Gastrointestinal system and some of its disorders
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The human body functions with various systems that enhance survival. One of such is the gastrointestinal system which may malfunction at any time. They are various disorders associated with the human digestive system. Disorder disrupts the digestion and absorption of food (liquid and solid). It also prevents the elimination of waste products from the body.
The gastrointestinal tract is also known as the alimentary tract. It is made up of organs like the mouth, stomach, oesophagus, intestines, pharynx among others. The main function of the gastrointestinal tract is to supply the body cells with the required nutrients in it acceptable form. Therefore, the gastrointestinal has to ingest, absorb and digest food (solid and liquid) into the blood and also see to the removal of waste products.
Any deviation from normal is called a disorder.
The following are disorders associated with the gastrointestinal system.
1. Anorexia: Normally, every human being should have the urge to eat. The sudden loss of appetite for food is known as anorexia. Anorexia is a disorder that disrupts the activity of the body. A person who loses appetite will find it difficult to eat. This will weaken the body and prevent the normal function of the body.
2. Dysphagia: Food is usually swallowed and transported to the stomach using the oesophagus. But there are cases where one finds it difficult to swallow food. The inability to swallow food is known as dysphagia. The person only finds it easy to swallow the liquid and soft food. Difficulties and pains are experienced when swallowing solid food. Dysphagia is caused by the malfunction of muscles that aid swallowing. Inflammation in the mouth, pharynx and larynx can obstruct swallowing. Also, conditions that affect the nervous system can cause dysphagia.
3. Nausea and Vomiting: Nausea is the urge to vomit. Nausea is triggered by discomfort in the stomach. Vomiting is a sudden discharge of digested or undigested food from the stomach through the mouth. Vomiting is an involuntary action. The action that follows vomiting can be known as retching. There is a part of the brain known as medulla oblongata that indicates vomiting.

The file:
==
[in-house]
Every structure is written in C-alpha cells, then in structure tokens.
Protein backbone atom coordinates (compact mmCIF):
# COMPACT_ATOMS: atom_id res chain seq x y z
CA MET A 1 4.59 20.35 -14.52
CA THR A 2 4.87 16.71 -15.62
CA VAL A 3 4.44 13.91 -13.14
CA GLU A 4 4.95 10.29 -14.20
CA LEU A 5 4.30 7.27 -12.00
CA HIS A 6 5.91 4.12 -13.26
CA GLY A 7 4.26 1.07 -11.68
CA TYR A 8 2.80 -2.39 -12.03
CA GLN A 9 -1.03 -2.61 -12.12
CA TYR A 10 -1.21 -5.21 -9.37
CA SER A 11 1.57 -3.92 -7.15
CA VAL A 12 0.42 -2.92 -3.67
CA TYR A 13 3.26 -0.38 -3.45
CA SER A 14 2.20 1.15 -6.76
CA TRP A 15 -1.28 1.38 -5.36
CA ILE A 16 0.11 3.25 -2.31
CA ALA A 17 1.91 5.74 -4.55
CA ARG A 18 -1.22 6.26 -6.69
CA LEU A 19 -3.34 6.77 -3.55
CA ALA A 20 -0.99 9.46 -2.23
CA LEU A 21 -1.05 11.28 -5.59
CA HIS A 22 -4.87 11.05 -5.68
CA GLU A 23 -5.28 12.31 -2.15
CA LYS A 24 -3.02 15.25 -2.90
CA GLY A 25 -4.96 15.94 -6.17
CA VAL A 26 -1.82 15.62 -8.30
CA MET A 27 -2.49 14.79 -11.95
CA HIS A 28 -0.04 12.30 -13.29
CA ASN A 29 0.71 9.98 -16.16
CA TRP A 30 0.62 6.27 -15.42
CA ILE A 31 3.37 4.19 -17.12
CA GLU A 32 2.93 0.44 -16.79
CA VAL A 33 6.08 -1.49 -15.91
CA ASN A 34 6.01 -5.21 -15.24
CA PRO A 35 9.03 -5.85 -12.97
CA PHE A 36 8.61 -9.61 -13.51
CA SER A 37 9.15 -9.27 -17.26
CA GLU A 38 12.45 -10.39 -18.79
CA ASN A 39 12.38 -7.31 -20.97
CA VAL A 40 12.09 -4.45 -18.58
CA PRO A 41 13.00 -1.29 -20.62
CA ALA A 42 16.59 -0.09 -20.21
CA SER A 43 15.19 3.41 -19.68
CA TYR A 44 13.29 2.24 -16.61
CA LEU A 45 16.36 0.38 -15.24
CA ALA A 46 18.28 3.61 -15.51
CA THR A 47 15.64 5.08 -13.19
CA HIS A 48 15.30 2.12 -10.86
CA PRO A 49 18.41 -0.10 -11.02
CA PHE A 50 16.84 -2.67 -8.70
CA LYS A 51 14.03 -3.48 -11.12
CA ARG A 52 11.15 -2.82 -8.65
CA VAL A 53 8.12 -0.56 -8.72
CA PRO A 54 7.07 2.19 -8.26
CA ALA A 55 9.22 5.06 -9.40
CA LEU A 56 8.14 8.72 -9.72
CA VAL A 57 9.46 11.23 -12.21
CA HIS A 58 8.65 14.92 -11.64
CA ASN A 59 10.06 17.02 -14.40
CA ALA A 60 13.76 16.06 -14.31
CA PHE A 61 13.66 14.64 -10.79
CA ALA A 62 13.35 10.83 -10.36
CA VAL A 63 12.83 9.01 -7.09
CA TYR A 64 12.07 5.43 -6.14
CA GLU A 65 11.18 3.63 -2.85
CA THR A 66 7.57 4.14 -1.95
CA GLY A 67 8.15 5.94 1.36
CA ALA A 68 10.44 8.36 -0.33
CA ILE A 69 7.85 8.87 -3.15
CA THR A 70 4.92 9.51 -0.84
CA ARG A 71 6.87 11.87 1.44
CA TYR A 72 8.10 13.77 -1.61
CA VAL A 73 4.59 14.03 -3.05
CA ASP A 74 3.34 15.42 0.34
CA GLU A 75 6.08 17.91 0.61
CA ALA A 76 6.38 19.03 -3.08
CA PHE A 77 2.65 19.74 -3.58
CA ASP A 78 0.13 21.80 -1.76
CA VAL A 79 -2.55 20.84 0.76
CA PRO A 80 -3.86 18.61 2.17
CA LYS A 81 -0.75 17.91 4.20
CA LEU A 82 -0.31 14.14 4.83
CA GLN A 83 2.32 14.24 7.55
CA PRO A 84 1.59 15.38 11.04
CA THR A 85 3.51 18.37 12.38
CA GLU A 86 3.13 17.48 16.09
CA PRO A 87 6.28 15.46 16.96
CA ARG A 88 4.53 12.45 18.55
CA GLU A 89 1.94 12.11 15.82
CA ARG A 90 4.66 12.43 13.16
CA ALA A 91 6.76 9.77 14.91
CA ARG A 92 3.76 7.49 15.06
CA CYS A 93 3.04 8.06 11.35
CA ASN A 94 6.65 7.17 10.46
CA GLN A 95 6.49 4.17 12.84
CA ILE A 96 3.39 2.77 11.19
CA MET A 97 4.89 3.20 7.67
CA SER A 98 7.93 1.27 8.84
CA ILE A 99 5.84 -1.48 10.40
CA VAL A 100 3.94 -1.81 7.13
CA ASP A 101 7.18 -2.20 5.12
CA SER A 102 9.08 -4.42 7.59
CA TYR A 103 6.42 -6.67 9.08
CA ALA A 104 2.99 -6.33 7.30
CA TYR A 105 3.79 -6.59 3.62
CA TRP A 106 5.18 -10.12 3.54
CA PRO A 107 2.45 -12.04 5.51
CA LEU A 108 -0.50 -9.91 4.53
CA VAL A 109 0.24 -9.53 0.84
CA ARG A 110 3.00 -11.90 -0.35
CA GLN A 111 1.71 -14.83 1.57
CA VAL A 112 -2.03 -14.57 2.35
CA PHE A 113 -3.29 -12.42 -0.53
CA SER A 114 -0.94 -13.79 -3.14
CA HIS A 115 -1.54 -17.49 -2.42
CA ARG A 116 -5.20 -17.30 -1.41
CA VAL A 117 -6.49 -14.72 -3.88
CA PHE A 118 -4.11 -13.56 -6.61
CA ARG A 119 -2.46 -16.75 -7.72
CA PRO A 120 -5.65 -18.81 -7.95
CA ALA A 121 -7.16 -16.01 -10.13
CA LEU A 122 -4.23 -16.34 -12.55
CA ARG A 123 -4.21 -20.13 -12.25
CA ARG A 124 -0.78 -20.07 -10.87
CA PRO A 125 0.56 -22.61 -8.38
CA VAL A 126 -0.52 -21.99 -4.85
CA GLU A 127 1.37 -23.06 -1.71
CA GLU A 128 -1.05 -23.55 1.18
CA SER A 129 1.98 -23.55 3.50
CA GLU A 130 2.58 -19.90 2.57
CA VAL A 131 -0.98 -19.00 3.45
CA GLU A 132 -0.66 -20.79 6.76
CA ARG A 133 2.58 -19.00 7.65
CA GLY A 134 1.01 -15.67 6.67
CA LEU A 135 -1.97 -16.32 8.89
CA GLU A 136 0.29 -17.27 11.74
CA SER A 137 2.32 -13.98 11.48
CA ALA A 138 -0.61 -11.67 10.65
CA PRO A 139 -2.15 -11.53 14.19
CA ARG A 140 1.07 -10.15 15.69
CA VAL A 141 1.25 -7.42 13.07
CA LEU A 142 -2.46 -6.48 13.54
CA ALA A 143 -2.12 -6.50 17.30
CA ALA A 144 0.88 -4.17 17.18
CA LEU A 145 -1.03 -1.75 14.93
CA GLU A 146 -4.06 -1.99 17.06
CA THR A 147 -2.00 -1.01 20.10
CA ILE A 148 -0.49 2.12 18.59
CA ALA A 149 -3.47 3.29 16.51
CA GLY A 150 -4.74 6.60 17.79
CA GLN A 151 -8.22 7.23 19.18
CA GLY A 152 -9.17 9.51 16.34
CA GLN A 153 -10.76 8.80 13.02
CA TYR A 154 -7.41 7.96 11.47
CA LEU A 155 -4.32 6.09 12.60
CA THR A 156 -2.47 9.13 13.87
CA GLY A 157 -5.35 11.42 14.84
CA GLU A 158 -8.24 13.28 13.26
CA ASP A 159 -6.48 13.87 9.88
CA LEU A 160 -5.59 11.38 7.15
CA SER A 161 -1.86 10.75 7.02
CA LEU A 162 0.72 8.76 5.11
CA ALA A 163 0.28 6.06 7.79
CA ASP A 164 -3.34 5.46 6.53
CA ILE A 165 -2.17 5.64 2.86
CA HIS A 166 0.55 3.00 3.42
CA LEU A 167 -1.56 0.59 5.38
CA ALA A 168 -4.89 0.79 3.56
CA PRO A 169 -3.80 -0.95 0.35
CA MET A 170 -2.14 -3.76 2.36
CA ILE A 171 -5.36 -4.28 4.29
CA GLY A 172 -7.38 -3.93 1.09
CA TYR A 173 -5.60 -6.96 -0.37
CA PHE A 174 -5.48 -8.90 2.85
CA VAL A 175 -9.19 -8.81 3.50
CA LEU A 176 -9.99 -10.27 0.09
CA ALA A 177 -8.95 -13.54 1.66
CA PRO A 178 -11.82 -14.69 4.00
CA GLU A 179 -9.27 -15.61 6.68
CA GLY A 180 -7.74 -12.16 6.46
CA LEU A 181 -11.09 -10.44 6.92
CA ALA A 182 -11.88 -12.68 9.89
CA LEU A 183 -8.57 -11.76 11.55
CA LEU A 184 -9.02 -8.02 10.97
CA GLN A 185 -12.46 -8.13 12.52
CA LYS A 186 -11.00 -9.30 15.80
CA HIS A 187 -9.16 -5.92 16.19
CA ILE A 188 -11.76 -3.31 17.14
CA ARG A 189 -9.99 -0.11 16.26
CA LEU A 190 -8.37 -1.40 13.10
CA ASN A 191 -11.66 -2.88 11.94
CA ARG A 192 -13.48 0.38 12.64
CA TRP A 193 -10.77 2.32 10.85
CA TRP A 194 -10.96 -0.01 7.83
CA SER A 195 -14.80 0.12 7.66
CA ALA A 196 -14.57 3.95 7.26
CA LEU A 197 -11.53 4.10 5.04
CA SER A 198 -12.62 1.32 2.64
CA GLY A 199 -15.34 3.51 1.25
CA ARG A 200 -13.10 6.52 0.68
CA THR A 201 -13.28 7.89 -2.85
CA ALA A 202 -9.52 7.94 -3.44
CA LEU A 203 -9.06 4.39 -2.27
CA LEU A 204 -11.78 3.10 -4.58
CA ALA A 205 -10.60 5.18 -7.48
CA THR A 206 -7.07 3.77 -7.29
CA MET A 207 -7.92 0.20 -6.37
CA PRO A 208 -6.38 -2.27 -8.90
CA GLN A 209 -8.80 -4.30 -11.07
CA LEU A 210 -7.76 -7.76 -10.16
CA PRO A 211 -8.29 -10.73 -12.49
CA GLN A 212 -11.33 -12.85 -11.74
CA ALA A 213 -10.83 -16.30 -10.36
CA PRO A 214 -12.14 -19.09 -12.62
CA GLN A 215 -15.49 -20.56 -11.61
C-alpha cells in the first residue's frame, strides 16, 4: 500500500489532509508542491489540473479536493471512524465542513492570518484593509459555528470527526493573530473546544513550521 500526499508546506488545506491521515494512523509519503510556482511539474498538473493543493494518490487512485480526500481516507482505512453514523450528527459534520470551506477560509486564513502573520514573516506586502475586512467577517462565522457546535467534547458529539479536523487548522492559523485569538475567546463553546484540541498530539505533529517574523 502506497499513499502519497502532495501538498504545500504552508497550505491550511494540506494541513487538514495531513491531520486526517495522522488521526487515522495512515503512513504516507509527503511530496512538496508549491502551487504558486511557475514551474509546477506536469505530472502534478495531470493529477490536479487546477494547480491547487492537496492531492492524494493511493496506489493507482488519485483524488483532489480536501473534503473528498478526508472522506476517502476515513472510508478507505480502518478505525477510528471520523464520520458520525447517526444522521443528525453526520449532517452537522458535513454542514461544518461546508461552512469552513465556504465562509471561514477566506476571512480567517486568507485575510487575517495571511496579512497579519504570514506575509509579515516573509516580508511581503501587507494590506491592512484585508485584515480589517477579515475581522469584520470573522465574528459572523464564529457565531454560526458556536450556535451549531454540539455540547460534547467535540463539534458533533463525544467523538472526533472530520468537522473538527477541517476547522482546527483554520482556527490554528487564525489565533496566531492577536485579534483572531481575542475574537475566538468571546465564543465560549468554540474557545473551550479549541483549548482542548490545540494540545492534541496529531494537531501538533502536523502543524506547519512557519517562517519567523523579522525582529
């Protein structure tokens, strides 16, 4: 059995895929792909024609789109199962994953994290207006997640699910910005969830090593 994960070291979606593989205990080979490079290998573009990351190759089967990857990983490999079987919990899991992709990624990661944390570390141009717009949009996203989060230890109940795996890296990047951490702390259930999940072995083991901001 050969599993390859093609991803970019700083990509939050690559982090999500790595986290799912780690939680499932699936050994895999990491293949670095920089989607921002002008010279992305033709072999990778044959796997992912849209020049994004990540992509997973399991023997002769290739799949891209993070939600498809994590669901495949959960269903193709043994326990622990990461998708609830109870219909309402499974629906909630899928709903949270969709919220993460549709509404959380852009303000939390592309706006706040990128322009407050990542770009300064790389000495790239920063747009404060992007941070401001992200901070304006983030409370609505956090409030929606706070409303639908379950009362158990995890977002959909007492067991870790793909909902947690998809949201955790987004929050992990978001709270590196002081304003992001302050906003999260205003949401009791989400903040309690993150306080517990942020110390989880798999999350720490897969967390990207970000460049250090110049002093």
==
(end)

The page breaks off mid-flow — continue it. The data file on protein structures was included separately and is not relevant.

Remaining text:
Nausea and vomiting can be identified as a symptom of hormonal change, pregnancy, illness, etc. Some people vomit easily, others with little effort. Surprisingly, others rarely vomit despite the stimulus and intensity to vomit. Constant vomiting leads to malnutrition, loss of weight, general body weakness and dehydration.
Note: Vomiting may occur without nausea. Nausea may also occur without vomiting.
4. Heartburn: According to Teresa Finley, heartburn is defined as a form of pain that is described as a burning sensation felt behind the sternum. It is usually attributed to irritation of the oesophageal mucosa by reflux of gastric acid fluid into the oesophagus and may be accompanied by regurgitation of some stomach content into the mouth.
5. Regurgitation: It is the expulsion of undigested food from the stomach effortlessly without vomiting. It is also when liquid or acid in the stomach or gastric juice flows back to the mouth. It occurs as the sphincter (lower oesophagus) fails to prevent the movement of food, liquid and gastric gas from the stomach. Some researchers consider it as a symptom of a disease.
6. Faecal Incontinence: Faecal incontinence is a situation where faeces escapes from the anus without control. It can also be called involuntary defecation. Faecal incontinence is caused by damage of the sphincter at the anus i.e external anal sphincter and internal anal sphincter. It can also be caused by bowel disease.
7. Change in the normal pattern of bowel elimination: Change in the normal pattern of bowel elimination can be grouped into constipation and diarrhoea.
Constipation – This is when bowel movement reduces and becomes difficult to eliminate.
Diarrhoea – It is referred to as the eliminating of the bowel, especially in a liquid or loose form for more than three times at a stretch. It is caused by a bacteria, parasite or virus infection.
8. Blood in the gastric intestinal tract: Normally, there should be no blood in the gastrointestinal canal, but sometimes there is blood in the gastrointestinal tract. It is indicated by vomiting of blood, passing of blood as faeces or presence of blood pigment in the faeces. Bleeding in the gastrointestinal tract may be caused by an inflammation in the upper part of the digestive tract or a wound in the colon, rectum or anus.